Something similar has been done with the icons across the top of a message window, but I won’t bore you with the details. Suffice it to say that the interface, which used to be magnificently functional – dry, crisp, monochrome, and two-dimensional – has now been needlessly cluttered with exactly the sort of "trendy 3D junk" that Eudora used to deride (and, ironically, still does) in its Display settings panel.
Another major step backwards is the manual, which might be kindly described as "degenerate." What used to be a clear, generously informative document has now become a muddled mess, utterly confusing on many important points and woefully incomplete – some of the valuable reference and technical material has been moved into a PDF file, but some of it is utterly gone.
Juggling More Balls — After a week of using Eudora 4.0, I had recovered completely from the shock of its new look, and found I was more productive than ever before.
Most significantly, both checking and sending messages now happen in threads (sub-processes) separate from the main thread in which you read and compose messages. This means that you can download received messages, upload queued messages, and write a new message, all simultaneously. I love doing this; it makes me feel as if I had suddenly developed an extra appendage, like the monkey in the Dilbert cartoon who is twice as productive as Dilbert because he can move the mouse with his tail while he types.
Signatures, personalities, and stationery can now be edited through a single tabbed window; there is no longer any need to go through a hierarchical menu, a Settings dialog panel, and the Save dialog respectively to get at these features. Indeed, not just these, but also the address book, filters, and the mailbox configuration window are now directly available from the Windows menu. This change is not minor. Previously, I was unable to figure out how to use personalities and stationery, because accessing these features was so difficult; now I use them all the time. What’s more, you can drag tabs from one window to another to customize them; in other words, you control what features combine into each single window.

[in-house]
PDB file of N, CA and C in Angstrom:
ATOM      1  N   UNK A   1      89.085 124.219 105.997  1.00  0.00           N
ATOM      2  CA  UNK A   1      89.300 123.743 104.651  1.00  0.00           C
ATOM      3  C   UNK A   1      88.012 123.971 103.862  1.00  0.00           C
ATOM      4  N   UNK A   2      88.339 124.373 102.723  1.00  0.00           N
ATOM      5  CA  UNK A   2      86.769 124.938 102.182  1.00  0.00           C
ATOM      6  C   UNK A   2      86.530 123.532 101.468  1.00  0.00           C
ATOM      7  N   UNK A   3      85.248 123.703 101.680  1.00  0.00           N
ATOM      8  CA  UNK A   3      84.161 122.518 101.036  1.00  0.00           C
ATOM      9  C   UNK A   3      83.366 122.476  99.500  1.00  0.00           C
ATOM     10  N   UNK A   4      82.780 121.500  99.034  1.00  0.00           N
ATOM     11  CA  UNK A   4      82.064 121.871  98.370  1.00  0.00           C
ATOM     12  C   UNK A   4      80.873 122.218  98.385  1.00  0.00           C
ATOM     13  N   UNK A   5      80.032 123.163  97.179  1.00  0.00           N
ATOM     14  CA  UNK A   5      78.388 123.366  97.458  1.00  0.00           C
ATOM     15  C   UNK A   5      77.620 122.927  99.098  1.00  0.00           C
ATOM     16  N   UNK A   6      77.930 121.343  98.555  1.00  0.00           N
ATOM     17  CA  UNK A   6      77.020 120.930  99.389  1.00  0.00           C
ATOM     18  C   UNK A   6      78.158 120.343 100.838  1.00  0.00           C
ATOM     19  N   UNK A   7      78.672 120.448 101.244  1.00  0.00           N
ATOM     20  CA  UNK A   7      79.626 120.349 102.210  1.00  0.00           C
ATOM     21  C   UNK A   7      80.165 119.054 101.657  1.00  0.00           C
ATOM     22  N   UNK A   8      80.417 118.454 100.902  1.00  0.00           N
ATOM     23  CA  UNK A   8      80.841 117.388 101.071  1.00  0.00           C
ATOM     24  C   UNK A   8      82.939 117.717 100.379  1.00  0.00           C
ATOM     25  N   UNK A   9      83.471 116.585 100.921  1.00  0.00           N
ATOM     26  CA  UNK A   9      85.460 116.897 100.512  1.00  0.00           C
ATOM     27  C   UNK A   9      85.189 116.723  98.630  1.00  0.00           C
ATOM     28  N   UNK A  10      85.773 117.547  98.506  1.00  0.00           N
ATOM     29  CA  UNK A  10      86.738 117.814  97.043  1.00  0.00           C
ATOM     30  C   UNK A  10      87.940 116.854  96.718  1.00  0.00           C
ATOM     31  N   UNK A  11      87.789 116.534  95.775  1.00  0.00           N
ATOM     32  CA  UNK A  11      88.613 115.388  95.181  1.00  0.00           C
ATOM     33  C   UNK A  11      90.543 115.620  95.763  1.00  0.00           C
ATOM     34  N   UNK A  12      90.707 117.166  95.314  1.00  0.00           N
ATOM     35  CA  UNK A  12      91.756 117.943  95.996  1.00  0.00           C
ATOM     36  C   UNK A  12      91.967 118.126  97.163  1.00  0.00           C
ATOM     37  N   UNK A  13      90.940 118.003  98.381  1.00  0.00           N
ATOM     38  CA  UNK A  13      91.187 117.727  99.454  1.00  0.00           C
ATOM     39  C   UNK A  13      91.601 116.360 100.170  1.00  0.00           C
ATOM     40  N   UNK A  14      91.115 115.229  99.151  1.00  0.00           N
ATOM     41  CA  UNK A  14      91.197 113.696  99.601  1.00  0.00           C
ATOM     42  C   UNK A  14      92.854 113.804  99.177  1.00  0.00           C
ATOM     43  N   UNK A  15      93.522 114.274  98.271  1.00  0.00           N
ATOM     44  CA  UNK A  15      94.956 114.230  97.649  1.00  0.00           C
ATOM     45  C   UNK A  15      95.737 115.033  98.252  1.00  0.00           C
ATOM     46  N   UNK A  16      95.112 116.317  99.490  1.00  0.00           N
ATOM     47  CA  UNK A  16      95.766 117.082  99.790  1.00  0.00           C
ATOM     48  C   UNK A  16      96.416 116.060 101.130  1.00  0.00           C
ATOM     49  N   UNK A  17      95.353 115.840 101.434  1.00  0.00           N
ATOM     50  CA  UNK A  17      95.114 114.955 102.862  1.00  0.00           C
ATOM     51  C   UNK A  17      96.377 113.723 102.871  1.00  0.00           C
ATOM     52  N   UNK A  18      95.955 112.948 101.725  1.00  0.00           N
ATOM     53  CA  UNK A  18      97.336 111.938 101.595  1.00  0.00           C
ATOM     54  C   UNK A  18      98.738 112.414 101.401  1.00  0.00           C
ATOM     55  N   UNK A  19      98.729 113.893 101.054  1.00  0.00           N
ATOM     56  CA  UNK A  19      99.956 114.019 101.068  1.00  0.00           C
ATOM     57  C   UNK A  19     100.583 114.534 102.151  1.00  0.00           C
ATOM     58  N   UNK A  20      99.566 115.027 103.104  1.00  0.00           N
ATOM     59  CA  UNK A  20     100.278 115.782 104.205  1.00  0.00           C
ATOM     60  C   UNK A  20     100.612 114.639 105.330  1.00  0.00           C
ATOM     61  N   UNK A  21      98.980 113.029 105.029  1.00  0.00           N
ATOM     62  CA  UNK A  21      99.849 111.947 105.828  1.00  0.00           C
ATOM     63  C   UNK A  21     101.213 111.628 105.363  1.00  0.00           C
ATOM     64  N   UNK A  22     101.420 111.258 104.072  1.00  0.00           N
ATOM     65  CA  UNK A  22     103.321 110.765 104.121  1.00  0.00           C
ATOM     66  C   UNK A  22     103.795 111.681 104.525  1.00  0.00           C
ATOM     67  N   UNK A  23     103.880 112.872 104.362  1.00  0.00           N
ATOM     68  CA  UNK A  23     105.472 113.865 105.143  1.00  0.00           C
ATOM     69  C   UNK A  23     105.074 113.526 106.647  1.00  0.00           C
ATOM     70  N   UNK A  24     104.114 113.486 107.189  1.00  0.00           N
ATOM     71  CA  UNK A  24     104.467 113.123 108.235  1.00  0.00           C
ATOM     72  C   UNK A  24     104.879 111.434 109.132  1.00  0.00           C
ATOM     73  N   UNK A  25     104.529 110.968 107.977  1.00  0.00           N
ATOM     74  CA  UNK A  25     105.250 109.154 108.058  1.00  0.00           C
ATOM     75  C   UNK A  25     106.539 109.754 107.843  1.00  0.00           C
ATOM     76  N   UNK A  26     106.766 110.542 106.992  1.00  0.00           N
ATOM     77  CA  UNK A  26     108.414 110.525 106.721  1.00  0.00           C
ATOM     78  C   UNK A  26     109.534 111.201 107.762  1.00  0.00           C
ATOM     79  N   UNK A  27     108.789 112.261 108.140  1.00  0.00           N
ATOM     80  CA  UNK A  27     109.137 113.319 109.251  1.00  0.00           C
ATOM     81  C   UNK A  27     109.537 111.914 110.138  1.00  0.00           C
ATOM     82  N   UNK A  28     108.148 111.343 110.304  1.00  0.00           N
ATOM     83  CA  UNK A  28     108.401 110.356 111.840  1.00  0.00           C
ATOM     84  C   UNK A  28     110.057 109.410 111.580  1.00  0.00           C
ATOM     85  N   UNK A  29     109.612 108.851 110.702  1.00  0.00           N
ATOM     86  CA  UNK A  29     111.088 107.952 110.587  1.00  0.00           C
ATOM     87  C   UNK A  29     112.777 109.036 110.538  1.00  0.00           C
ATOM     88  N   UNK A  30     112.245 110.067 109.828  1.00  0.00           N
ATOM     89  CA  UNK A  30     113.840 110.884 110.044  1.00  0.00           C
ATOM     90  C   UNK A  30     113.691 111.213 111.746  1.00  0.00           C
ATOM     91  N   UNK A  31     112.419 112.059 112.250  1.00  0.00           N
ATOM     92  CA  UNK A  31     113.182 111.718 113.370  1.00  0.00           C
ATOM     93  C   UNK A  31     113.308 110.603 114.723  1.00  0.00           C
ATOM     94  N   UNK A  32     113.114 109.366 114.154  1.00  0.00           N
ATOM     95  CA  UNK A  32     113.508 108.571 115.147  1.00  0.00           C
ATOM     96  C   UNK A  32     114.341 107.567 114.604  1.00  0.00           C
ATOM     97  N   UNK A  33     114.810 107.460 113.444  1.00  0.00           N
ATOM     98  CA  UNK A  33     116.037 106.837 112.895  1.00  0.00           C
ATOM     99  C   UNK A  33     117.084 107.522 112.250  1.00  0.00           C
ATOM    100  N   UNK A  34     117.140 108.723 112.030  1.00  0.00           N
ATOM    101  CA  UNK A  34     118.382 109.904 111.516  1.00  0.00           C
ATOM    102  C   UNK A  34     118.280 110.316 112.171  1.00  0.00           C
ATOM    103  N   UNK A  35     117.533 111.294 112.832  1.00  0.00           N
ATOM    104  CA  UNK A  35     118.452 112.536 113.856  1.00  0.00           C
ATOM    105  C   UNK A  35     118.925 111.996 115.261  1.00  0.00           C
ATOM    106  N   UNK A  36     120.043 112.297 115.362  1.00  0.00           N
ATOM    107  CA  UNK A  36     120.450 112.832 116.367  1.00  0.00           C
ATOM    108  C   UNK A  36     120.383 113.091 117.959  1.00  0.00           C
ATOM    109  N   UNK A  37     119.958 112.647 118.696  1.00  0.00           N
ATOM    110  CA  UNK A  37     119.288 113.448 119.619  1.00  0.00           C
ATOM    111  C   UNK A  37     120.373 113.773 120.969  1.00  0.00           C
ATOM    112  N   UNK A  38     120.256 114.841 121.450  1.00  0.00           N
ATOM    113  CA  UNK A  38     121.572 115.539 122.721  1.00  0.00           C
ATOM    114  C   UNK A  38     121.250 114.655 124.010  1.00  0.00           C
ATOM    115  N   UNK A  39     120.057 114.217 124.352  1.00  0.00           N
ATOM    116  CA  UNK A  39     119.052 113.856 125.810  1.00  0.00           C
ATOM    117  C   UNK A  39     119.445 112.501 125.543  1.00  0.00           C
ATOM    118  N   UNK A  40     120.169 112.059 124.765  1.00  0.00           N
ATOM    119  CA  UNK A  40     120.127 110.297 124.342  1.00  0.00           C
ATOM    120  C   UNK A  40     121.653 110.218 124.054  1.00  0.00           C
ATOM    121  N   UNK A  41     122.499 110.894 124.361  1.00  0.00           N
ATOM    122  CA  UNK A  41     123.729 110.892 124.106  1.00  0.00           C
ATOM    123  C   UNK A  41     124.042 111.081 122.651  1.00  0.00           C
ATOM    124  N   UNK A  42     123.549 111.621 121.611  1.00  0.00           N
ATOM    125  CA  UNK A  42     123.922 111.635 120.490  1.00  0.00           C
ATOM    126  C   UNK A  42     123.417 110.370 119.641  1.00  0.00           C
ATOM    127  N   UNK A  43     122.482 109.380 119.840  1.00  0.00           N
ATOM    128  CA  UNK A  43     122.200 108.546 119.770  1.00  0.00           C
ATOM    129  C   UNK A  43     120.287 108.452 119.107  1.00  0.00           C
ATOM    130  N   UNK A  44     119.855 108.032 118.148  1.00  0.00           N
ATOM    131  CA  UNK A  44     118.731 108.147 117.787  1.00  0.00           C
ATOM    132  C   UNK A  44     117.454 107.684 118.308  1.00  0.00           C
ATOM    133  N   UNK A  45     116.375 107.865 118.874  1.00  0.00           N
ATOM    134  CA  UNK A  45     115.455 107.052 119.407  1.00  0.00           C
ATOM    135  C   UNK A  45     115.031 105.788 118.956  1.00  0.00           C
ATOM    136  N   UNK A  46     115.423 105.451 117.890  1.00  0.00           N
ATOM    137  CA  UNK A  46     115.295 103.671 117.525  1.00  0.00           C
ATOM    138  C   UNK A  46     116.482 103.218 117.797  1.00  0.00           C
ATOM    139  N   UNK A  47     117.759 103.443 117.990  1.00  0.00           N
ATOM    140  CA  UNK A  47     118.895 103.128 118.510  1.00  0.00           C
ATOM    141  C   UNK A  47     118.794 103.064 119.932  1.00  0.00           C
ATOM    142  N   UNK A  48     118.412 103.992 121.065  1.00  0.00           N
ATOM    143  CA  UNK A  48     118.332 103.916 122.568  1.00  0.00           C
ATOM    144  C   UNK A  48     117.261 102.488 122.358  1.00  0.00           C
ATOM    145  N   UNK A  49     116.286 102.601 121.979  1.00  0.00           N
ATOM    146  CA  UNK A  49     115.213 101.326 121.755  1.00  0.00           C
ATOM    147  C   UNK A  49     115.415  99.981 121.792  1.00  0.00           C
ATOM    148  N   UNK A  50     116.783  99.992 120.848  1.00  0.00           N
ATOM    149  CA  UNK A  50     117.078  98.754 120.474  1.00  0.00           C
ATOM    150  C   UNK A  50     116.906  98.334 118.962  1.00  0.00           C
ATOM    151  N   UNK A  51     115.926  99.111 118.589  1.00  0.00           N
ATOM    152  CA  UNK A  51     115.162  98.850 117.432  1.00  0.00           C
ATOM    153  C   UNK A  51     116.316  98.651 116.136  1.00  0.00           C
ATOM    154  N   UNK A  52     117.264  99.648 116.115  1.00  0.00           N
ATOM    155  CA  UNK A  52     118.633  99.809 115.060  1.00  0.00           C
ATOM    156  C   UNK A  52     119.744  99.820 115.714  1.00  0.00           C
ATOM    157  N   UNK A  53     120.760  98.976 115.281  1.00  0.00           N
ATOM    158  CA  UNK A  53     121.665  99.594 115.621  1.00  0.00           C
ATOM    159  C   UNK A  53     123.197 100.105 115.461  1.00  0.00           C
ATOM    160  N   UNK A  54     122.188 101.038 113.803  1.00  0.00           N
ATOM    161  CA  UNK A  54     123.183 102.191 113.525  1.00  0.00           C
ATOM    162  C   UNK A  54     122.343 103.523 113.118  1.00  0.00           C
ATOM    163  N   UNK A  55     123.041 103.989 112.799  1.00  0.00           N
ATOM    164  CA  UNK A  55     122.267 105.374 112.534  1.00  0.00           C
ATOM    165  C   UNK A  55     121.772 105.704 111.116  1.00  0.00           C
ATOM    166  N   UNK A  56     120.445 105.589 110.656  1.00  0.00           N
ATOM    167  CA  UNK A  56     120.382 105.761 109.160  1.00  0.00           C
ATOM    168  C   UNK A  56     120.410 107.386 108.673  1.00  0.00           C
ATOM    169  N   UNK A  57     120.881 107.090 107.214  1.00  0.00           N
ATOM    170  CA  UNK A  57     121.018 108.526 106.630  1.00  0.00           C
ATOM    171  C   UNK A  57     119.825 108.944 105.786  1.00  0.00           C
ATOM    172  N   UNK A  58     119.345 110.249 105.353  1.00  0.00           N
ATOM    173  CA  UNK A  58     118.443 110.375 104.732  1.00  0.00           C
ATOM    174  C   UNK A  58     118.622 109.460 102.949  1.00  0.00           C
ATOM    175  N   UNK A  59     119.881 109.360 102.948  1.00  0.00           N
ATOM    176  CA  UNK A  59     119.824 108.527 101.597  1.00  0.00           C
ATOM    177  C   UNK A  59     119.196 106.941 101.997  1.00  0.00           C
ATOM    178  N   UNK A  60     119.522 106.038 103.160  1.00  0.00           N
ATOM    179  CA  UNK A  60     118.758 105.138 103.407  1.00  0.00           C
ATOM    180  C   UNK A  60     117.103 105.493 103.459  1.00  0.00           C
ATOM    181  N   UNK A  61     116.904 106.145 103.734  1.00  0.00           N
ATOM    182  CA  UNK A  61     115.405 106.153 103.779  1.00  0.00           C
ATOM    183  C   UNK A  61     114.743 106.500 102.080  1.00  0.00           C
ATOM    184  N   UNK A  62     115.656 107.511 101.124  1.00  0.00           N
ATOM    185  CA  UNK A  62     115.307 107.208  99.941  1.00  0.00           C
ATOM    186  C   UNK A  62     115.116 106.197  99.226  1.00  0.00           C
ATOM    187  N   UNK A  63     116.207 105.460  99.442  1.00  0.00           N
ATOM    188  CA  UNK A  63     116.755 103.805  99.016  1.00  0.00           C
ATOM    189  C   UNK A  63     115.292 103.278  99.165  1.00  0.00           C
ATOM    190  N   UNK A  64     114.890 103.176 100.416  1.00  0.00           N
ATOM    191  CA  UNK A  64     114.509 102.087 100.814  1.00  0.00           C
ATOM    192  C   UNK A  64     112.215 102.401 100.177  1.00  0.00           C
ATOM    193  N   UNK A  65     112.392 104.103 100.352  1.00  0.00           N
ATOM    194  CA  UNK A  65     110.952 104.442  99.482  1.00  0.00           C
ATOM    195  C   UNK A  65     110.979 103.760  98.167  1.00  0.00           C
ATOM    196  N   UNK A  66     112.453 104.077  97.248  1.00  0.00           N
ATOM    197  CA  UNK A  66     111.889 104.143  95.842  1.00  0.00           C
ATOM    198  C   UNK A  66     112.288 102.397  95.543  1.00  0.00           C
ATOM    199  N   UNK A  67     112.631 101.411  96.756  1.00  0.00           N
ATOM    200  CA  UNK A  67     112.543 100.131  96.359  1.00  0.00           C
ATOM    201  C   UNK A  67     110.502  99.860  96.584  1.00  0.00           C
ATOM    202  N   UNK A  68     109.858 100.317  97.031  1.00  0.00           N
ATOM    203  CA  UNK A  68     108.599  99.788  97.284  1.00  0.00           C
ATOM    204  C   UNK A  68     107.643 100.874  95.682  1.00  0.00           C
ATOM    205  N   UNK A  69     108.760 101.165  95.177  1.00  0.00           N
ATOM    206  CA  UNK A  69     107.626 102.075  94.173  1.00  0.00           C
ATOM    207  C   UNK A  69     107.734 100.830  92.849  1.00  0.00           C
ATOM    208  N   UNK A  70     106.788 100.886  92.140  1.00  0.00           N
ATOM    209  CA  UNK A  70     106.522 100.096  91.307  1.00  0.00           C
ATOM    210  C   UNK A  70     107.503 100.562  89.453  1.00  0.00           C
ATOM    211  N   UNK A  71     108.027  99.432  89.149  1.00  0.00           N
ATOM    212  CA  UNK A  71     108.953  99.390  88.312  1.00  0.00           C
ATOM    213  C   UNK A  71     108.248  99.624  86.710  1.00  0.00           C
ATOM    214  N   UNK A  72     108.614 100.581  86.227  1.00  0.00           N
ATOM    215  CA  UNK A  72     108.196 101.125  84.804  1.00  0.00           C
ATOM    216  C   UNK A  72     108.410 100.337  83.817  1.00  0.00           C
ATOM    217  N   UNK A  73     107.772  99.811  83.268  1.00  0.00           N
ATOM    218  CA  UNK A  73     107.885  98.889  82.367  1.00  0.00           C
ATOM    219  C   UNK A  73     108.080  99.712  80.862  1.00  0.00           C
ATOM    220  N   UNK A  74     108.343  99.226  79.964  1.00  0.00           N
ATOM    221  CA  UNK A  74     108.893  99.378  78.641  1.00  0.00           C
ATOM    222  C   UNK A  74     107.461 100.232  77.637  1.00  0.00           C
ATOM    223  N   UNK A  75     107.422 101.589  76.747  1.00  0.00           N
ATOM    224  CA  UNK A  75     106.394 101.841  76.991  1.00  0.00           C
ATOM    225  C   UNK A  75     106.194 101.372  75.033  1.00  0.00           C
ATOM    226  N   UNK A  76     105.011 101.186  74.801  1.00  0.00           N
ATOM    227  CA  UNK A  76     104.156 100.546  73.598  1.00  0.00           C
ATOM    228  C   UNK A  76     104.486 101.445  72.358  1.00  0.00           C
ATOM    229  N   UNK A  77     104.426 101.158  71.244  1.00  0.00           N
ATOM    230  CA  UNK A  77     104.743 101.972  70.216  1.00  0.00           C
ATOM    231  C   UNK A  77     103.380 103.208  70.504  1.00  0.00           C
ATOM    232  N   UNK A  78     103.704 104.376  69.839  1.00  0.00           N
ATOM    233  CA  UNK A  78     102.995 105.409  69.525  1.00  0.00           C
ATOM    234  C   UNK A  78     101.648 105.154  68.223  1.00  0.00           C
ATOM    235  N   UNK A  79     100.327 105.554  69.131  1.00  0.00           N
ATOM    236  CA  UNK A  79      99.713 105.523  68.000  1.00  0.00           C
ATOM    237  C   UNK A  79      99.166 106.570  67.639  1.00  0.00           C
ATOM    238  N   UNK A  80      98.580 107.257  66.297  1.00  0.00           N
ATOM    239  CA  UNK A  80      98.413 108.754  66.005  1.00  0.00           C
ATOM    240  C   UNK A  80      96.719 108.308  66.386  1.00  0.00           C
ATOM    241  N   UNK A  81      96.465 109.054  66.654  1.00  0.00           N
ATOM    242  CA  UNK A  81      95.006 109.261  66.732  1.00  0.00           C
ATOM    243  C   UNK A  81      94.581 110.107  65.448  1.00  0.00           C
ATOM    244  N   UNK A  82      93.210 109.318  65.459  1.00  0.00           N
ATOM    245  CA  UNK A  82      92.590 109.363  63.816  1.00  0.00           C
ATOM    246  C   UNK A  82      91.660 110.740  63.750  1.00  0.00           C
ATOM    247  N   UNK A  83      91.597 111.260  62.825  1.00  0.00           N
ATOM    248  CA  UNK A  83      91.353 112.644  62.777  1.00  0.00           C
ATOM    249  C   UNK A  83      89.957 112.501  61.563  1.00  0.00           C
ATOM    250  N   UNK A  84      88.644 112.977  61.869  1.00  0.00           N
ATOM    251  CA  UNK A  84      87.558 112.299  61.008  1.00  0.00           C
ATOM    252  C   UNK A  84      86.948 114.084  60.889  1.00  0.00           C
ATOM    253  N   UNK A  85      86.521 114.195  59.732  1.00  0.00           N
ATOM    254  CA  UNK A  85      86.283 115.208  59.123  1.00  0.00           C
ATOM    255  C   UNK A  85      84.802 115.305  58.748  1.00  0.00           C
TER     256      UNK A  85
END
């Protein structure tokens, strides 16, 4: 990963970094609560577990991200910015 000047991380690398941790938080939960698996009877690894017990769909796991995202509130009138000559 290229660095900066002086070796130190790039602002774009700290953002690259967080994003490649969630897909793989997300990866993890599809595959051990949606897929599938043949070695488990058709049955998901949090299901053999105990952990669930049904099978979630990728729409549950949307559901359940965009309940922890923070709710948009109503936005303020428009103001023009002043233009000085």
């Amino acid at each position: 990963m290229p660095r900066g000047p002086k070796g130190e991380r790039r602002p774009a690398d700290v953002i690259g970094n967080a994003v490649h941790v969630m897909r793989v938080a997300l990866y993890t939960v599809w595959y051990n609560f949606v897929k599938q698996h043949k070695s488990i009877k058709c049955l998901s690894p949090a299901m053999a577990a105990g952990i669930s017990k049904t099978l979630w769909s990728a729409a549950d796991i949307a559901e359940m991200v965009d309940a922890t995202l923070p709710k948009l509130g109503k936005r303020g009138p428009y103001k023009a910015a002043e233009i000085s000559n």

Styled text can now be sent and received either in Eudora’s private text/enriched format or in the more universal HTML. I am constitutionally opposed to styled text in email, but when I do receive an HTML-coded message it is a blessing to be able to read the darned thing! Also, HTML messages mean that inline images can appear anywhere in a message. Some users have reported that received HTML is slow to resolve itself into styled text; this is said to be addressed in the upcoming version 4.0.1.
A long-standing request of Adam’s has at last been implemented: nickname auto-completion. If you have designated the nickname "Neuburg" to stand for "[email protected]", you can now type into a message field just the first few letters of the nickname, such as "Neu", and then tab out of the field; the nickname will be completed and its value substituted, automatically.
Bugs and Gripes — I have not encountered much in the way of bugs. There are still some minor problems with the text engine when you edit an outgoing message, but they are so rare that I can’t be more specific. Some users have reported difficulties with threaded sending and receiving, including crashes; I have not seen this. I did have some problems with threaded receiving until I unchecked the "Backup resource fork toc’s" setting. I sometimes have an occasional mysterious freeze in Eudora, but it doesn’t appear to relate to threading.
The Filters dialog has been improved, but the capabilities of filters have not. For instance, there is still no option to save filtered messages as separate text files automatically.